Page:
Tumor microenvironments can promote stem cell maintenance, tumor growth, and therapeutic resistance, findings linked by the tumor-initiating cell hypothesis. Standard of care for glioblastoma (GBM) includes temozolomide chemotherapy, which is not curative, due, in part, to residual therapy-resistant brain tumor-initiating cells (BTICs). Temozolomide efficacy may be increased by targeting carbonic anhydrase 9 (CA9), a hypoxia-responsive gene important for maintaining the altered pH gradient of tumor cells. Using patient-derived GBM xenograft cells, we explored whether CA9 and CA12 inhibitor SLC-0111 could decrease GBM growth in combination with temozolomide or influence percentages of BTICs after chemotherapy. In multiple GBMs, SLC-0111 used concurrently with temozolomide reduced cell growth and induced cell cycle arrest via DNA damage in vitro. In addition, this treatment shifted tumor metabolism to a suppressed bioenergetic state in vivo. SLC-0111 also inhibited the enrichment of BTICs after temozolomide treatment determined via CD133 expression and neurosphere formation capacity. GBM xenografts treated with SLC-0111 in combination with temozolomide regressed significantly, and this effect was greater than that of temozolomide or SLC-0111 alone. We determined that SLC-0111 improves the efficacy of temozolomide to extend survival of GBM-bearing mice and should be explored as a treatment strategy in combination with current standard of care.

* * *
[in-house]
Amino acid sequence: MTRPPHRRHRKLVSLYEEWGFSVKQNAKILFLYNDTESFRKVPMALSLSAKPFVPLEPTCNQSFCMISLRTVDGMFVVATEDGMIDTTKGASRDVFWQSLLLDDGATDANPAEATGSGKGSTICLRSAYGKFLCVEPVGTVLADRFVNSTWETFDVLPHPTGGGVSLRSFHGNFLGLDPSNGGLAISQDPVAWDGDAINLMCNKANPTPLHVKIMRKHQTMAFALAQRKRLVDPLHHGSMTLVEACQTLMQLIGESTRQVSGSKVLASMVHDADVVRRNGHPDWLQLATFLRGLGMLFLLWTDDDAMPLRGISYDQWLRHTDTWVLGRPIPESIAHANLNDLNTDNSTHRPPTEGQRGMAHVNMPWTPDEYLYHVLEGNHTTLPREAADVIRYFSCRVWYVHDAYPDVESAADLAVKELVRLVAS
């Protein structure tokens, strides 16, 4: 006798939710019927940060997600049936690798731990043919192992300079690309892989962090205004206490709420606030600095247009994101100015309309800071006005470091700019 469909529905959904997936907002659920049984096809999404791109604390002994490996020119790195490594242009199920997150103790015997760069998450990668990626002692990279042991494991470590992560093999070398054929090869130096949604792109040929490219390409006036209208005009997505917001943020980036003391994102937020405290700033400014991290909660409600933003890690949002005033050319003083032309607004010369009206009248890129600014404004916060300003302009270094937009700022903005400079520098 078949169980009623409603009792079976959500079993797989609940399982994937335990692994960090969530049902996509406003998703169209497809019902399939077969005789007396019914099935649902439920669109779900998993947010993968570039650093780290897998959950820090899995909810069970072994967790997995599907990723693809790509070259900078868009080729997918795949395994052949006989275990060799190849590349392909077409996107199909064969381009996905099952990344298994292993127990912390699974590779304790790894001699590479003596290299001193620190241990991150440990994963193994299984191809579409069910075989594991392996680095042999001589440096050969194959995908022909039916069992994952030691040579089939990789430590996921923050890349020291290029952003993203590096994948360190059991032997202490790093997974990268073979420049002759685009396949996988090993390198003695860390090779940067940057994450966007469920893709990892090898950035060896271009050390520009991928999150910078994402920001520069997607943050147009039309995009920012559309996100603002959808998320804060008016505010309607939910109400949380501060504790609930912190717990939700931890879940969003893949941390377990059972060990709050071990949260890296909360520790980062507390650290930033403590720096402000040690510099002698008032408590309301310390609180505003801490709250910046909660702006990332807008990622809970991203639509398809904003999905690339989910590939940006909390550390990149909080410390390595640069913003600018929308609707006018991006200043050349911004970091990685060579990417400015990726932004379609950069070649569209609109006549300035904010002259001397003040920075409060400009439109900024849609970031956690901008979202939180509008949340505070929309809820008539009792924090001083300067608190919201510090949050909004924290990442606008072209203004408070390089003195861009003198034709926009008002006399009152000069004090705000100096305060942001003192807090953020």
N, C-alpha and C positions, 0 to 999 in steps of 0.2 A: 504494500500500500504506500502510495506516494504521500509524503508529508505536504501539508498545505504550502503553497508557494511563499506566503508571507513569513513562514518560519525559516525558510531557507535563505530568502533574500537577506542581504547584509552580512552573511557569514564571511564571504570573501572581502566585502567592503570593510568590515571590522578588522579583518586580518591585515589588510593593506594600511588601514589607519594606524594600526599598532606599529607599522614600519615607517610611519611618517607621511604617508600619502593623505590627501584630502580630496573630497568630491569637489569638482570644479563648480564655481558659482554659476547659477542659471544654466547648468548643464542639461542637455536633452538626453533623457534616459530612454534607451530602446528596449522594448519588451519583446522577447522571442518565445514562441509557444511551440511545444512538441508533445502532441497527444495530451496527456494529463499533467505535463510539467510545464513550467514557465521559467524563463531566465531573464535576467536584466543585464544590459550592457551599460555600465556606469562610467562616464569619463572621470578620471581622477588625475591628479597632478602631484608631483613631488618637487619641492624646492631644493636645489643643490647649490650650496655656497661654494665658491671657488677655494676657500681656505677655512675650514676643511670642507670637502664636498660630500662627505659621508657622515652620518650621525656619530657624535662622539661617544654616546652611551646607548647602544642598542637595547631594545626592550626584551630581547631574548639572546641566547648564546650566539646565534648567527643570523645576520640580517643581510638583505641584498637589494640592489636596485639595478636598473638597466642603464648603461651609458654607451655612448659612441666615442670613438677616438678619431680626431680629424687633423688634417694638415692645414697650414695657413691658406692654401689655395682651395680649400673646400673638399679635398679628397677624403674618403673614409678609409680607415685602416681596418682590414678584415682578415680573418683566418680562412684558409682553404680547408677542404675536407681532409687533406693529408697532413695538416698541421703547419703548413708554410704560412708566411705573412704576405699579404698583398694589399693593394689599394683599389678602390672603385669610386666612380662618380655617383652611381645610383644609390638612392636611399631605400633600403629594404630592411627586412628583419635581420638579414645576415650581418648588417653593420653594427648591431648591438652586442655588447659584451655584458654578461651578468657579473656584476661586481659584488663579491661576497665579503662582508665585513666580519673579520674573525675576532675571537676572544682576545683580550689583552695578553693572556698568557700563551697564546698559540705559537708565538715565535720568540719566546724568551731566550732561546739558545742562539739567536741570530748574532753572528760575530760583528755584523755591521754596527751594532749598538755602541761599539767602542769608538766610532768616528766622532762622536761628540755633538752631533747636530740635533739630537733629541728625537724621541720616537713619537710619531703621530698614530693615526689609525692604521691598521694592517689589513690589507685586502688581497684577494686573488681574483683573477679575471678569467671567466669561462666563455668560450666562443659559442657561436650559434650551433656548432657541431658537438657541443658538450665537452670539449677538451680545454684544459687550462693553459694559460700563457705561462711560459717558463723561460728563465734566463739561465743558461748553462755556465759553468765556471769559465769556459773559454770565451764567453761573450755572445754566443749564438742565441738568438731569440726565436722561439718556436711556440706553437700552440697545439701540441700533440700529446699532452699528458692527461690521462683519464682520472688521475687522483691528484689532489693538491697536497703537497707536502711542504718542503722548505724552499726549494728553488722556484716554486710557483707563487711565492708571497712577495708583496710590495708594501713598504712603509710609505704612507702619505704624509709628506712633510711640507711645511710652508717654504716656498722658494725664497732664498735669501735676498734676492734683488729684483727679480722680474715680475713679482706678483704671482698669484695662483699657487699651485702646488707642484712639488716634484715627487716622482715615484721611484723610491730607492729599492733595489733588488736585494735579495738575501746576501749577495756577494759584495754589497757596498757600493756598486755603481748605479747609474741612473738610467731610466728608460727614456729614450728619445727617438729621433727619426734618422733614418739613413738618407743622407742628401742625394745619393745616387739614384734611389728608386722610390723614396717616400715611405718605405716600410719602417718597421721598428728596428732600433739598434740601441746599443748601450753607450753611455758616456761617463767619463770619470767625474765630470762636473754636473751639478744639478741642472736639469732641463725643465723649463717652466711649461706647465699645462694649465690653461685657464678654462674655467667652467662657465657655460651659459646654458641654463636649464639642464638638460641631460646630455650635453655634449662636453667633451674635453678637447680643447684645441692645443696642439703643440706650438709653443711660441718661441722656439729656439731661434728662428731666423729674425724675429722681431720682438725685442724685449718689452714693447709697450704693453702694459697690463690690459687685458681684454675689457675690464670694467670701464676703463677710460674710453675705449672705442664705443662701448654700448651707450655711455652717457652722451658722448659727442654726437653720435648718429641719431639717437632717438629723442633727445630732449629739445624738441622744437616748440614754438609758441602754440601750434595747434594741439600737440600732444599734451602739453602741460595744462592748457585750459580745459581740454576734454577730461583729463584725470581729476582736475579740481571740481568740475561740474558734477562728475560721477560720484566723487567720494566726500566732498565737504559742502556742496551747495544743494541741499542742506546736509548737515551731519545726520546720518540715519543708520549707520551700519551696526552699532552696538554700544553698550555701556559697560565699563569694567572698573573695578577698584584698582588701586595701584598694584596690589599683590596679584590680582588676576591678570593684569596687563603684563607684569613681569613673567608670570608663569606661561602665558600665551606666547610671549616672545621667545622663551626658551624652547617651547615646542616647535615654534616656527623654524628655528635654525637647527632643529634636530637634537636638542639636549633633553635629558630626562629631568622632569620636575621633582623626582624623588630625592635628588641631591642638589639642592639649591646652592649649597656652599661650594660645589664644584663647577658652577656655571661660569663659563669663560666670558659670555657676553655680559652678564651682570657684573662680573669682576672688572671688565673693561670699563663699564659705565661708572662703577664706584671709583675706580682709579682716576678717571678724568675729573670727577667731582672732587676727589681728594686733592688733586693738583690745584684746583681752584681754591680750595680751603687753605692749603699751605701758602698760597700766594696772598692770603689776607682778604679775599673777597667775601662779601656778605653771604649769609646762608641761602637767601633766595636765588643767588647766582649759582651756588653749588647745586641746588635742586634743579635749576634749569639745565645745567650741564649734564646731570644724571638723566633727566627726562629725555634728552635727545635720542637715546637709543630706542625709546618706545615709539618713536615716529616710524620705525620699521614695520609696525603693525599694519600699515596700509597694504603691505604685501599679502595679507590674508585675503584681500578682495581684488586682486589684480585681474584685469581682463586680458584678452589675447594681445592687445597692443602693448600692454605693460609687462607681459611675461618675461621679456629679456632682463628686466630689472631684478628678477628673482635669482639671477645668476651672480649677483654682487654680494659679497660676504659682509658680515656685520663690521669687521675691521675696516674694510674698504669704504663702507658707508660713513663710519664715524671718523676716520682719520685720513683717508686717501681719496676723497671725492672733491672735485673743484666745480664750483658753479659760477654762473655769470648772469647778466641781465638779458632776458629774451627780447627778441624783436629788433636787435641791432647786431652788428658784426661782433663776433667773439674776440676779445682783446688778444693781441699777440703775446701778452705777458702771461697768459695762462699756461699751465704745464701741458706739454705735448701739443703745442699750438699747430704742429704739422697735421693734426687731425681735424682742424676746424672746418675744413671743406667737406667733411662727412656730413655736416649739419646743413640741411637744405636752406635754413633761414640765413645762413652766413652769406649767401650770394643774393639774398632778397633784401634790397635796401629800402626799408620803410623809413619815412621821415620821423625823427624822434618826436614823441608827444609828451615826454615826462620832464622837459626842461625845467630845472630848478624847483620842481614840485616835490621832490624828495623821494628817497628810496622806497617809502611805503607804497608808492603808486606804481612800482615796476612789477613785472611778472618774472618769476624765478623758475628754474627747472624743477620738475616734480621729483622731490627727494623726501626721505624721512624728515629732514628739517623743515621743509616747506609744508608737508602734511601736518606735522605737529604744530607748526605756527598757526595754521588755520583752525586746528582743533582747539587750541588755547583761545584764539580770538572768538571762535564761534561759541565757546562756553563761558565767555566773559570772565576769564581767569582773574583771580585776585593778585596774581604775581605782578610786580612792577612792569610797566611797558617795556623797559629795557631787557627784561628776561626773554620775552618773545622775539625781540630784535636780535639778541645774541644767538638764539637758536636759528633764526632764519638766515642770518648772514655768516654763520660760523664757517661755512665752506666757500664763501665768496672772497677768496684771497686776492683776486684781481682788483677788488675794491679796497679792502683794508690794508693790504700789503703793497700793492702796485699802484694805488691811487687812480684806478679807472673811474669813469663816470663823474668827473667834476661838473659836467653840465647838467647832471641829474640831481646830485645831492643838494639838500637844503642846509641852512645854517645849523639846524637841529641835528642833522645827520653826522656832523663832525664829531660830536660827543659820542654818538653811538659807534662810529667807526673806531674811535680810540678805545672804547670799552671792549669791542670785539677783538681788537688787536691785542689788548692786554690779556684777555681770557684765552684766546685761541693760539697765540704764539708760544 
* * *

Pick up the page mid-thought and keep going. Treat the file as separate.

Nathaniel H. Boyd, Kiera Walker, Joshua Fried, James R. Hackney, Paul C. McDonald, Gloria A. Benavides, Raffaella Spina, Alessandra Audia, Sarah E. Scott, Catherine J. Libby, Anh Nhat Tran, Mark O. Bevensee, Corinne Griguer, Susan Nozell, G. Yancey Gillespie, Burt Nabors, Krishna P. Bhat, Eli E. Bar, Victor Darley-Usmar, Bo Xu, Emily Gordon, Sara J. Cooper, Shoukat Dedhar, Anita B. Hjelmeland